Friday, February 24, 2012

Book Review: mr.g

There need to be more books like this, books that are hard to find in Barnes and Noble because you don't know for sure which subject they're under (in this case, science or religion). Alan Lightman is a physicist who has written basically a work of natural theology for the scientific deist. The science of the creation of the universe is nicely presented (with the expected focus on physics to the exclusion of chemistry!), but the second half of the book is almost purely theological. Lightman's god (the mr.g of the title) makes the universe and has ultimate power but not ultimate knowledge.

The joy of reading Lightman for me is that he shows what you can do when you take theology seriously, even if you don't think it all comes together in Christianity. I see this as a partial illustration of what Paul in Romans calls God's "invisible attributes" which are obvious through Creation -- but only partial, because I think if no one could actually think mr.g exists, he just doesn't add up because he is not thoroughly good. Now, mr.g is essentially a good guy but he can be kind of bumbling. Actually, the evil character Belhor who shows up necessarily after creation is much more interesting than mr.g and his screechy aunt and doughy uncle. Belhor starts with a description of Godel's Incompleteness Theorem and is wonderfully subtle (which I use in the old sense from KJV Genesis). There's a fascinating resemblance to the beginning of Job as well.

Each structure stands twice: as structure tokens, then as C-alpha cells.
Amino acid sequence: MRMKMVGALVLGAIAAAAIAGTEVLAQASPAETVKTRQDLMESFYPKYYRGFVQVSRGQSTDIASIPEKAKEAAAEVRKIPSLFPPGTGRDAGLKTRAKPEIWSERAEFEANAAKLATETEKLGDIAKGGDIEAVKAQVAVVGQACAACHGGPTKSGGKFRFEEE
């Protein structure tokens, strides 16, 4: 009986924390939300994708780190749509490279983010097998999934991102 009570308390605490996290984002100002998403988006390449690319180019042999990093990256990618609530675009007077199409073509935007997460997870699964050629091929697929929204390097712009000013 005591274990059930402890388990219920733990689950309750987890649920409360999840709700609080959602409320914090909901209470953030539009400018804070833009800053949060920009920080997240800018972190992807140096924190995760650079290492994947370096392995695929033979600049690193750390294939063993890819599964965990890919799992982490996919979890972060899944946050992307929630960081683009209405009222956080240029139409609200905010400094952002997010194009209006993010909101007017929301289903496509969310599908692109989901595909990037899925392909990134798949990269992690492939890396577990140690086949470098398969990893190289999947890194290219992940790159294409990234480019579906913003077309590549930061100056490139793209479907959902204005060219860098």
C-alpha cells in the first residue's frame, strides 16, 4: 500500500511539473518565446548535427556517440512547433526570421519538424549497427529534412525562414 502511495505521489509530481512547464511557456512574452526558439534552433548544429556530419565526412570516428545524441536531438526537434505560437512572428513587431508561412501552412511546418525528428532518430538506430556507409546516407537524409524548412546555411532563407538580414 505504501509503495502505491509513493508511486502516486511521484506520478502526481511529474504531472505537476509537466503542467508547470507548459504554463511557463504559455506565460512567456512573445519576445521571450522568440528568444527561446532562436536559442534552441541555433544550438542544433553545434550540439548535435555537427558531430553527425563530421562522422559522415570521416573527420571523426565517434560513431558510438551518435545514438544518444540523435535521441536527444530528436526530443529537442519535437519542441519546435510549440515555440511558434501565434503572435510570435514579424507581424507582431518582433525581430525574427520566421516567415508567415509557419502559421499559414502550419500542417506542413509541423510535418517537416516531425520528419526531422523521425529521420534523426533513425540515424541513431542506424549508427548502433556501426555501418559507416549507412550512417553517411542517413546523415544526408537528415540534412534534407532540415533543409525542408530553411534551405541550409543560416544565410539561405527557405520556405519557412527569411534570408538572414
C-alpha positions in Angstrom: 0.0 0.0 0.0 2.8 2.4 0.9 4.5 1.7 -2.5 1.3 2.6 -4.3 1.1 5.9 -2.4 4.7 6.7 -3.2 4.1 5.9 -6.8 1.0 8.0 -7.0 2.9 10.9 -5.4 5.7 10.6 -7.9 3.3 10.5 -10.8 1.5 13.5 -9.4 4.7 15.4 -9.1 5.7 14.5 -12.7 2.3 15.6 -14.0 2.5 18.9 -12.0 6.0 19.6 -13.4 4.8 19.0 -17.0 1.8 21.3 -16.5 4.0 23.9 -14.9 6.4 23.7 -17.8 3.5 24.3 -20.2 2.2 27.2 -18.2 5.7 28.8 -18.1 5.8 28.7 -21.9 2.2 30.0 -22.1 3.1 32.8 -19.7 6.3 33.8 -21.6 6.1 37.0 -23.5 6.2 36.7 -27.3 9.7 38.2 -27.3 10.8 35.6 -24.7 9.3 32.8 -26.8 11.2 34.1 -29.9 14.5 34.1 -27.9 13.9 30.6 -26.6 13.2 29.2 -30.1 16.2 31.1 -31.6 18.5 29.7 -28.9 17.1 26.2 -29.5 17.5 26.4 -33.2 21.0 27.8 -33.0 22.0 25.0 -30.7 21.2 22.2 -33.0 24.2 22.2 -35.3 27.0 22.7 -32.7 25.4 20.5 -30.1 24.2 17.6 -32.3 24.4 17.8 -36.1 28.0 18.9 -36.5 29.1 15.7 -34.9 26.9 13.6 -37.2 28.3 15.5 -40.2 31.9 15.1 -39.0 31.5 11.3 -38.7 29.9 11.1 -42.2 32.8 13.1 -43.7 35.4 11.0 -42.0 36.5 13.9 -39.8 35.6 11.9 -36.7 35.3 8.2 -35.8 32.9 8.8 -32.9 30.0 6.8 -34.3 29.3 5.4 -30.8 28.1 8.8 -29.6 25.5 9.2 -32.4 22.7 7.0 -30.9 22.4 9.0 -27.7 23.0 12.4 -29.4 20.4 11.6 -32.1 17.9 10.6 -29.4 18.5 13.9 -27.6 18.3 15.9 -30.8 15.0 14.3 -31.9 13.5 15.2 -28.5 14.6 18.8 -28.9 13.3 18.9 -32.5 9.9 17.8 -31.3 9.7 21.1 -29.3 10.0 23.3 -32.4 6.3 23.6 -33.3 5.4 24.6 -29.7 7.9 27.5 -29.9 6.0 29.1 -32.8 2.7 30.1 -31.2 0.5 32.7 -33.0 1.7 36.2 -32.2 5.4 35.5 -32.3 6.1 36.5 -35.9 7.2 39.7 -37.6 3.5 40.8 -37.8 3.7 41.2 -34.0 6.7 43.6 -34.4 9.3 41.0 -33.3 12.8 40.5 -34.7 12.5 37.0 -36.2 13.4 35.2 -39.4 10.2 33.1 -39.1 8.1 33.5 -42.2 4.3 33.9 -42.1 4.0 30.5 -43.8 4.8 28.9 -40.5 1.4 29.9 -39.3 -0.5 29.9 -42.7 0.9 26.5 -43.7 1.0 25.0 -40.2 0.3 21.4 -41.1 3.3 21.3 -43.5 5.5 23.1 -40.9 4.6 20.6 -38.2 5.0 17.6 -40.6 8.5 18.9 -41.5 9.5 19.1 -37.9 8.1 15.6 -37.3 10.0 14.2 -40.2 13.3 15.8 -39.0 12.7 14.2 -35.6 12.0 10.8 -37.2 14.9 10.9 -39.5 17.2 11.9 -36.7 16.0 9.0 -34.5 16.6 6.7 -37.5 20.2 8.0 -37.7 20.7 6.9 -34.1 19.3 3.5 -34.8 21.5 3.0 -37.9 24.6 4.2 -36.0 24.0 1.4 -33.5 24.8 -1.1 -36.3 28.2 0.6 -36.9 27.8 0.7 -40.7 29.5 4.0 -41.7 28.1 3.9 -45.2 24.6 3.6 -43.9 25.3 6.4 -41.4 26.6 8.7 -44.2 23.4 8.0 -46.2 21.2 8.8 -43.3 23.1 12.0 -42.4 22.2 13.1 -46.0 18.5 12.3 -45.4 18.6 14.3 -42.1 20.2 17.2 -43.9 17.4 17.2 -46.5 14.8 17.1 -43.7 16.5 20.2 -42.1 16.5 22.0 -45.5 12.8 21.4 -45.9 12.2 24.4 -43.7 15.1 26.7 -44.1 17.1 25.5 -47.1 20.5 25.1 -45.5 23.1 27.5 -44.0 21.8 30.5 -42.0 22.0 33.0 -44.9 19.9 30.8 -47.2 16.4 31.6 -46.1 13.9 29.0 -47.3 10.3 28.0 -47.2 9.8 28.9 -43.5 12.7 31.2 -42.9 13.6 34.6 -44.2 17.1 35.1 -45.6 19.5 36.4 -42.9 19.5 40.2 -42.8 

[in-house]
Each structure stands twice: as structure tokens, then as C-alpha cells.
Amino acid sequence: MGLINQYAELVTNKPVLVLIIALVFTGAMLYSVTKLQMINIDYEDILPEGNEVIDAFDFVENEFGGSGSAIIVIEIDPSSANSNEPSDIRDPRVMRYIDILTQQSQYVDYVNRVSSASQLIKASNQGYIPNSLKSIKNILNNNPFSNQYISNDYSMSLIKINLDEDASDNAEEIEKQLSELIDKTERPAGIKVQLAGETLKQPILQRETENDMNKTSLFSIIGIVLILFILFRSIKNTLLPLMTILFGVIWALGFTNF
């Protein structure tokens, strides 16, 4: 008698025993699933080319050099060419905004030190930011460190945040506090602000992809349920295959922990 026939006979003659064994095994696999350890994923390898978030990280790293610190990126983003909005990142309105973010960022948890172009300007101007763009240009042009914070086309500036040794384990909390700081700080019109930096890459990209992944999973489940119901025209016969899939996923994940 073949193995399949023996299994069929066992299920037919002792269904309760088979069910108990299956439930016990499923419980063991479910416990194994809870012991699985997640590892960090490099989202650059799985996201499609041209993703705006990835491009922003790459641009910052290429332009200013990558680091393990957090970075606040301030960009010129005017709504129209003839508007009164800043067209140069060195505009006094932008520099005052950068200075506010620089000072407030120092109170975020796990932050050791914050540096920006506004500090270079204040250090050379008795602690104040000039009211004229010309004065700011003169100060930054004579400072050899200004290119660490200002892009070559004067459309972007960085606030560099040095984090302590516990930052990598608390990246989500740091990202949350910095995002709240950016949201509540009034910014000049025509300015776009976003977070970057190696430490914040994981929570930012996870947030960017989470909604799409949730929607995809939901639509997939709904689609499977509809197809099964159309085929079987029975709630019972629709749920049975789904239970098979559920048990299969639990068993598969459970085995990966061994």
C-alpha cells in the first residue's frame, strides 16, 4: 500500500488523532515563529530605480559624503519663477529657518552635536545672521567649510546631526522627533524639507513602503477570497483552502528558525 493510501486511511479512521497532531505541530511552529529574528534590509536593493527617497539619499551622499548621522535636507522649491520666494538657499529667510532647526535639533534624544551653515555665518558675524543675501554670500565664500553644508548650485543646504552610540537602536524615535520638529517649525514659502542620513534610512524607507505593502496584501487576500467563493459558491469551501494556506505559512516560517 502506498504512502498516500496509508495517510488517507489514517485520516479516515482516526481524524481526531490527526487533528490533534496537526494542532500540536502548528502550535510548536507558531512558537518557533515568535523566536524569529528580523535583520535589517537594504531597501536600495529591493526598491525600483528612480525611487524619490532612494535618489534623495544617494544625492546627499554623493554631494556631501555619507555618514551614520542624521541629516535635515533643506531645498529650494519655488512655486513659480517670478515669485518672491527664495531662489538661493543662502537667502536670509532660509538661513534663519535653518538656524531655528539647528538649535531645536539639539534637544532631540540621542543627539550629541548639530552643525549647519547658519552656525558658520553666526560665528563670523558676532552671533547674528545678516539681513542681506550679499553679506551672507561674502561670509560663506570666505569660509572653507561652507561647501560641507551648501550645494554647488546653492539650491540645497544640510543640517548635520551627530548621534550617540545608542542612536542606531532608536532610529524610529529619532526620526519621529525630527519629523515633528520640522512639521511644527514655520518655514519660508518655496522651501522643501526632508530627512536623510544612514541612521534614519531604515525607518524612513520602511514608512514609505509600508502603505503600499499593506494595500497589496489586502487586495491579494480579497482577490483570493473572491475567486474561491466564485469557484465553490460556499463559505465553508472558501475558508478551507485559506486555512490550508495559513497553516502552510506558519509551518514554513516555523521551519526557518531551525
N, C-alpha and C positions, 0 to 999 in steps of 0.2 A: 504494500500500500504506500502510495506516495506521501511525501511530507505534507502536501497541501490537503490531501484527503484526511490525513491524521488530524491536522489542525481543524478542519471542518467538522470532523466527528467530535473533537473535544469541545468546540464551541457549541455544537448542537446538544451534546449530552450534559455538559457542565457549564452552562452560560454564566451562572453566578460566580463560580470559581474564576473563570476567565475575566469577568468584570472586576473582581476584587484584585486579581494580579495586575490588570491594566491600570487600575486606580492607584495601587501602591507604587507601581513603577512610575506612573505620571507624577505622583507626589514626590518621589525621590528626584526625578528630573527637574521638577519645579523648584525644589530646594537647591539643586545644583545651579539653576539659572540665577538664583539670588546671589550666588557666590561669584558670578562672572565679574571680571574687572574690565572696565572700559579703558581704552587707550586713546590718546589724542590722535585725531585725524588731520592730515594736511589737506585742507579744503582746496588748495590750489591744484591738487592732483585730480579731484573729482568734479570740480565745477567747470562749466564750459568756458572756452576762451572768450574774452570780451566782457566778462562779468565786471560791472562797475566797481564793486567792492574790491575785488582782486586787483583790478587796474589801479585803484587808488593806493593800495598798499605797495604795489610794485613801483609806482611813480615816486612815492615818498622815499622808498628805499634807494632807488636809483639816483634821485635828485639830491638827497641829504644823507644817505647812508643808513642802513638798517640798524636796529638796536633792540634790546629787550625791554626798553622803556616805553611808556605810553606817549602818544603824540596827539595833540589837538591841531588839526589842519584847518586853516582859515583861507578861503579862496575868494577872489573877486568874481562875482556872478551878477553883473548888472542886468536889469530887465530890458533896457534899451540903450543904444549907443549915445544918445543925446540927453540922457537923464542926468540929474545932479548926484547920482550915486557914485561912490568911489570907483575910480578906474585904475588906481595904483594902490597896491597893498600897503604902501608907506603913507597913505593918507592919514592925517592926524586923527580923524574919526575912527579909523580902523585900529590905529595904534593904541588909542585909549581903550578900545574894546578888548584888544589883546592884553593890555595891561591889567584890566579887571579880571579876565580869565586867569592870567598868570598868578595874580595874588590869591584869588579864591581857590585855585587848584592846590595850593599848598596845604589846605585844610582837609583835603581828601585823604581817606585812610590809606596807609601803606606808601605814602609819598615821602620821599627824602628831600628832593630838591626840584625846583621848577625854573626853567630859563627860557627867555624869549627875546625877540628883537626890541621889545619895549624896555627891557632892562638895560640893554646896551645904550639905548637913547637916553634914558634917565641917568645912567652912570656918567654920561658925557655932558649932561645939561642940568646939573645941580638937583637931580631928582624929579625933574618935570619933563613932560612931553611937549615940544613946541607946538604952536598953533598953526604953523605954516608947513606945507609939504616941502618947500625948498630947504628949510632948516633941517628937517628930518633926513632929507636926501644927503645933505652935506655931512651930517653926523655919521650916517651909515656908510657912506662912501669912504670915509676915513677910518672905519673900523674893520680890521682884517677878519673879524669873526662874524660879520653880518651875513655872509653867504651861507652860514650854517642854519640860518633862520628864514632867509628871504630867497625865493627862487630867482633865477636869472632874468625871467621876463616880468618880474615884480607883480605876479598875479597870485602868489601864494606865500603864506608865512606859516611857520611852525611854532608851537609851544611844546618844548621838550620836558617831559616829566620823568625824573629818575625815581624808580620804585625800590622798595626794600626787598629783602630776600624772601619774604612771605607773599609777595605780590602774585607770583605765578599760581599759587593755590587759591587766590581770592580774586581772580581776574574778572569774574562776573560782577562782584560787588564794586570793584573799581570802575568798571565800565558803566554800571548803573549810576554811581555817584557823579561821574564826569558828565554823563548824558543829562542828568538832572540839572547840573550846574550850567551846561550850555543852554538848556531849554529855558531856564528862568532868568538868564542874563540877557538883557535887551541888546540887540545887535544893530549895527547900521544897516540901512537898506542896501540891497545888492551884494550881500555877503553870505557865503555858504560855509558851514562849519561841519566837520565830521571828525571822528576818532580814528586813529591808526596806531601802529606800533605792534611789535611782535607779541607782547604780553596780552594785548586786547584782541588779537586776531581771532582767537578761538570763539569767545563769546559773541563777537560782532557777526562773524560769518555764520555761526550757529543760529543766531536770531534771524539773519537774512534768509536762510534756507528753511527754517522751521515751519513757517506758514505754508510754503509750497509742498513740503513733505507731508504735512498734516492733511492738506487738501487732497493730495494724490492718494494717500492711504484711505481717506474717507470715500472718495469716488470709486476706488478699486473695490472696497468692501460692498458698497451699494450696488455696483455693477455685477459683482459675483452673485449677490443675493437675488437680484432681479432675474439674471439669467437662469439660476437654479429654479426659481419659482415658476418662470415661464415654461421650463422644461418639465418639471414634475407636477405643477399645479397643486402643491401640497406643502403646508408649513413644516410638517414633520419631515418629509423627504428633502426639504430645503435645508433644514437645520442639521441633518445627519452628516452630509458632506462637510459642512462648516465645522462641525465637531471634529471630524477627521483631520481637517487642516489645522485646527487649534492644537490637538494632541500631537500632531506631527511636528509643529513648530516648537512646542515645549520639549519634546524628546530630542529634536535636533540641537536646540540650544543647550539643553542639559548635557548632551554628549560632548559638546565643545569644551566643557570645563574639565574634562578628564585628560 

One of the reasons why I like this book so much is probably an unintended effect: to me, mr.g is very frustrating in his non-intervention, and he is not really that good when you think about it, and he really is not that generous, not that father-like, more ... uncle-like. Christian theology knows a much more interesting and worship-able God, in my humble opinion. But that's a debate for after this book is read and its theology digested. The presuppositions of deism are rife, but I'd like more deist/agnostic authors to write like this. Then we could get somewhere.

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